WILD & FREE #3 - MOUNT KILIMANJARO by Taylor Collins

In the spirit of adventure and lifelong promise to live an epic life alongside my lover, this May, Katie and I traveled to Tanzania Africa to climb Mount Kilimanjaro. In a legendary 6 day journey, we summited the worlds largest freestanding mountain in ultra fashion while crushing EPIC bars by the box. Mount Kilimanjaro has 9 different ascending routes, which offer varying degrees of difficulty and environmental diversity. After extensive research, we selected the Machame Route due to spectacular views, challenging summit, and daily climate variation. The route is 37 miles long and contains over 27,000 feet of elevation change. As “flat landers” living at 400 ft elevation in Austin, TX, the summit altitude of 19,345 ft seemed surreal and practically unfathomable. Prior to our journey, we have only reached heights of 14,000 ft in Colorado (which Katie experienced serious altitude sickness). Statistically, out of the 15,000 people who attempt to reach the peak each year, only a skim 40% are successful. Although the Machame Route is considered more difficult than others (both longer and steeper), it has a higher success rate due to sleeping at lower base camps than other routes (allowing better acclimation to altitude). Always up for an adventure as well as an excuse to push our bodies and minds to new limits, we embarked upon our journey with wondering minds and open hearts.


Climbing Mount Kilimanjaro in May is considered the “rainy season”. We intentionally visited during this time of year because its off-season for tourist travel and other ascent attempts. We only passed 3 other groups of hikers on the entire trip! This solitude allowed us to connect to the mountain and helped our minds focus on the moment-by-moment trek without distraction.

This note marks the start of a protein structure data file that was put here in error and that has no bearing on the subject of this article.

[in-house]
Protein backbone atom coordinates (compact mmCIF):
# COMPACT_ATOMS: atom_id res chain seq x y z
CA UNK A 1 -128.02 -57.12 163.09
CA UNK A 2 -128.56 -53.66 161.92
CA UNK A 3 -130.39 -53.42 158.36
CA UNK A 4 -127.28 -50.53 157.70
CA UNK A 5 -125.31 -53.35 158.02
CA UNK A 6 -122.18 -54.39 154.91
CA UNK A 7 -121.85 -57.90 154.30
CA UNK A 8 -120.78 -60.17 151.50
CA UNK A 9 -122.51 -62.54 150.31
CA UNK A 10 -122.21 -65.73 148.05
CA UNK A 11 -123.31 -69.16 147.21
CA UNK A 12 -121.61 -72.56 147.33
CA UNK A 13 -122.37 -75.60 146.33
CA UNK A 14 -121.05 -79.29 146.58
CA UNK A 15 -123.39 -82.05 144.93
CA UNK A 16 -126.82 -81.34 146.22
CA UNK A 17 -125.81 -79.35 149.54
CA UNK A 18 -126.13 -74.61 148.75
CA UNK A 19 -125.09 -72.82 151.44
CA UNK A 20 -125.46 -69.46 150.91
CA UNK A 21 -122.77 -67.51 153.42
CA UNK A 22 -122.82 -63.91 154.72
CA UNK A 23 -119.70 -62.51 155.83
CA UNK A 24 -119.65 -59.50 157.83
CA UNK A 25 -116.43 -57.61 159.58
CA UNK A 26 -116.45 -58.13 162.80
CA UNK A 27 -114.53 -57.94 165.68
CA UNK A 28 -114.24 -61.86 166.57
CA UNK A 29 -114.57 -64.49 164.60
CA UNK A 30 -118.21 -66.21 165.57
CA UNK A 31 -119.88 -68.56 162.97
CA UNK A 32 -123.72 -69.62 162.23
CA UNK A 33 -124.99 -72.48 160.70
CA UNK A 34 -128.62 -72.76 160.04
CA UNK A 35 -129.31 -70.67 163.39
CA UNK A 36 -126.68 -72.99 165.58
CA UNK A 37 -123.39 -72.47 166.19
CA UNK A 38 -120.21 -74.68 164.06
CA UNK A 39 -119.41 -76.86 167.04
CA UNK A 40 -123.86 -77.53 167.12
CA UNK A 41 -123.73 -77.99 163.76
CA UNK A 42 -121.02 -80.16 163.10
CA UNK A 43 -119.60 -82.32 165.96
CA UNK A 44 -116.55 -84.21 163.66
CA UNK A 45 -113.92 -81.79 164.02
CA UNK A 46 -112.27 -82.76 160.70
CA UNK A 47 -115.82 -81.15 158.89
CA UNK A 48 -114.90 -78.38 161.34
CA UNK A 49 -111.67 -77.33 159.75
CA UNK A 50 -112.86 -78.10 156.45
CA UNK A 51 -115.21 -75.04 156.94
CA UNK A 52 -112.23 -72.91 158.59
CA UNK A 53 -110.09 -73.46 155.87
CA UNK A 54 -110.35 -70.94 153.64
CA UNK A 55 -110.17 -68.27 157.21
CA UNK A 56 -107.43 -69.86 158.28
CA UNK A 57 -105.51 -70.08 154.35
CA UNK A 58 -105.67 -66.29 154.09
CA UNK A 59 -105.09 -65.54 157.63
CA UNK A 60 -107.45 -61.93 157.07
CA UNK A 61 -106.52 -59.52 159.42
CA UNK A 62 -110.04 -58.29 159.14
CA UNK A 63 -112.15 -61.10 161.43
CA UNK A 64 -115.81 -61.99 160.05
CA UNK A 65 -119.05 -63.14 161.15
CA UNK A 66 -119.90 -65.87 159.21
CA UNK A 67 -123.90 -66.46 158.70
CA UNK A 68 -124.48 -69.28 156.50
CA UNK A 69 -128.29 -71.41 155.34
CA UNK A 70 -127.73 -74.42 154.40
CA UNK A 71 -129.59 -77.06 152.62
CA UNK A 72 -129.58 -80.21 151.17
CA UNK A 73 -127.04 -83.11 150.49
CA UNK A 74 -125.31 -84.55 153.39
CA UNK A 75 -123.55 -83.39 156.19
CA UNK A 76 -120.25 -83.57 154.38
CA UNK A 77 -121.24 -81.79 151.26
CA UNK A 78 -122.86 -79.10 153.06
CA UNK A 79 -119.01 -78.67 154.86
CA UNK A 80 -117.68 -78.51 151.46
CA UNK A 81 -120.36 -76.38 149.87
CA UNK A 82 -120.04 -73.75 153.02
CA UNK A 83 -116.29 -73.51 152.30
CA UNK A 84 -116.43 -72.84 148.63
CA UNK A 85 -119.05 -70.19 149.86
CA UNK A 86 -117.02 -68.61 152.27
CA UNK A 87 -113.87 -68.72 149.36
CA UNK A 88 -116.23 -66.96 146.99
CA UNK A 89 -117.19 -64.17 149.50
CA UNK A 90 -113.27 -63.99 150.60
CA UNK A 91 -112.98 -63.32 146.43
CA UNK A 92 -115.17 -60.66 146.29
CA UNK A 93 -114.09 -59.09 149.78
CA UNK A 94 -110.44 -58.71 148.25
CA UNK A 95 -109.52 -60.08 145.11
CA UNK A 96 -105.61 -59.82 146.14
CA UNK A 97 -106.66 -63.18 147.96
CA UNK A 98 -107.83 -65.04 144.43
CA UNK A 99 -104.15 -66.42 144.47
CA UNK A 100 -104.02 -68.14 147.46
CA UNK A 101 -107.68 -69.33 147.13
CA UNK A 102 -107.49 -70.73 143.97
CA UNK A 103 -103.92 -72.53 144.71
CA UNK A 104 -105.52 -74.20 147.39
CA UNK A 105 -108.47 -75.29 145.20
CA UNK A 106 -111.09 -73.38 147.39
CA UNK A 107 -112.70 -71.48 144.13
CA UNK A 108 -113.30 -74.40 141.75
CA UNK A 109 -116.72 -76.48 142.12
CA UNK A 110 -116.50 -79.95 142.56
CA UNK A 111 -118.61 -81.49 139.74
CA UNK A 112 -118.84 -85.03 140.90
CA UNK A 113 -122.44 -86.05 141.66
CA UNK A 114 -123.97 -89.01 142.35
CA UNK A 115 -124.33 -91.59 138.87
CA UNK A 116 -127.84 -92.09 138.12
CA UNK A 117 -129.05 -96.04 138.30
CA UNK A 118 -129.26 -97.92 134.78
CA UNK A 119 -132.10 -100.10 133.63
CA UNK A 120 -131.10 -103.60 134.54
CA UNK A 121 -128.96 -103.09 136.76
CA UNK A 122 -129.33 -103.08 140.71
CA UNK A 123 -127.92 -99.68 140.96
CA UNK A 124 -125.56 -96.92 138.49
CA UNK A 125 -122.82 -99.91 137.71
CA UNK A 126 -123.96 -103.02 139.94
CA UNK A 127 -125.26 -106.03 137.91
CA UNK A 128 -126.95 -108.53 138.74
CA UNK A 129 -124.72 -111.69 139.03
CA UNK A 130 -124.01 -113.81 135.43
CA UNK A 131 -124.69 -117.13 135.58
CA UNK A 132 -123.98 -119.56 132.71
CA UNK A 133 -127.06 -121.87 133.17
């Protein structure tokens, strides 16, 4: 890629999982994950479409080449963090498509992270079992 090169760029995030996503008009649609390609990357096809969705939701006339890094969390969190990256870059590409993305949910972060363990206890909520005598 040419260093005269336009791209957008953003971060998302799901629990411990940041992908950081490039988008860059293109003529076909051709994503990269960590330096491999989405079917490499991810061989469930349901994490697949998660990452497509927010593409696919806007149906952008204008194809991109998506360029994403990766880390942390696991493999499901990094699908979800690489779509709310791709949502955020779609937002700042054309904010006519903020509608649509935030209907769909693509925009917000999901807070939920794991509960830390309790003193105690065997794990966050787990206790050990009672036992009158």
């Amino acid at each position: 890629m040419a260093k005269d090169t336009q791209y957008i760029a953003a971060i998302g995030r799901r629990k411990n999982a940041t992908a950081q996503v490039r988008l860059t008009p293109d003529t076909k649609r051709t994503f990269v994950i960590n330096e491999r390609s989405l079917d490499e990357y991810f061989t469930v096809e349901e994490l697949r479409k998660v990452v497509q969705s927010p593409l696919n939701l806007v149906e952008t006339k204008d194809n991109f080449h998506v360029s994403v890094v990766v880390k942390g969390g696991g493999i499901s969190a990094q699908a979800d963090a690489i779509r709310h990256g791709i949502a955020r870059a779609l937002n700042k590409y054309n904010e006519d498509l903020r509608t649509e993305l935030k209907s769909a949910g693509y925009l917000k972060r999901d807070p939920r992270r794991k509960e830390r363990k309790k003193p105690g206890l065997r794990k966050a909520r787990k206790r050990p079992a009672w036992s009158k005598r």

4Katie was obsessed with the ominous moss known as "Old man's beard"

We started the voyage at Machame Gate and quickly ascended a stunning 3,945 ft in only 4 hours! Our legs felt great and we kept pushing the pace. The mountain guide questioned our decision to go fast and warned us that starting the climb too quickly could be catastrophic by day 5. Little did he know, we were fueling our bodies with EPIC bars. Day 1 was spent hiking through farmland and rain forest. While in the forest we spotted endless swinging monkeys and lush green vegetation. This was Katie’s favorite climate.



Day 2 took us from tropical to heather and moorland zone 3. This climate was my favorite as it is full of wild grassland and flowers. The trees are replaced by small shrubs and full of enchanting birds. This zone allows spectacular views of the mountain ahead and plenty of unexpected false summits! A total 3.5 miles of uphill elevated our bodies another 2,600 ft and lasted 4 hours.




Our second night on the mountain was restless due to a Canadian couple who pitched their tent right next to ours! This disregard for proper camping etiquette (never pitch a tent right next to someone else, especially if you have an entire mountain to select from) was magnified by the man suffering from serious sleep apnea. For hours he snored like a grizzly bear in mating season. One of the highlights from the climb was when Katie threw a boulder at his tent to wake him up at 3:00am. To our surprise the rock startled the man, which somehow stopped the snoring for the remainder of the night!


Day 3 was full of dark skies and low clouds. The peak of Kilimanjaro was hidden for the entire hike and we navigated our bodies through highland desert. The nighttime temperature began falling below 0 degrees, and we replaced our short sleeves for wool base layers. This zone was characterized by obvious signs of volcanic activity as far as the eye could see. The distant glaciers on the peak became noticeable, but seemed like insignificant pieces of ice. This was one of the most dramatic landscapes we have ever witnessed! Camping here felt like a post-apocalyptic experience.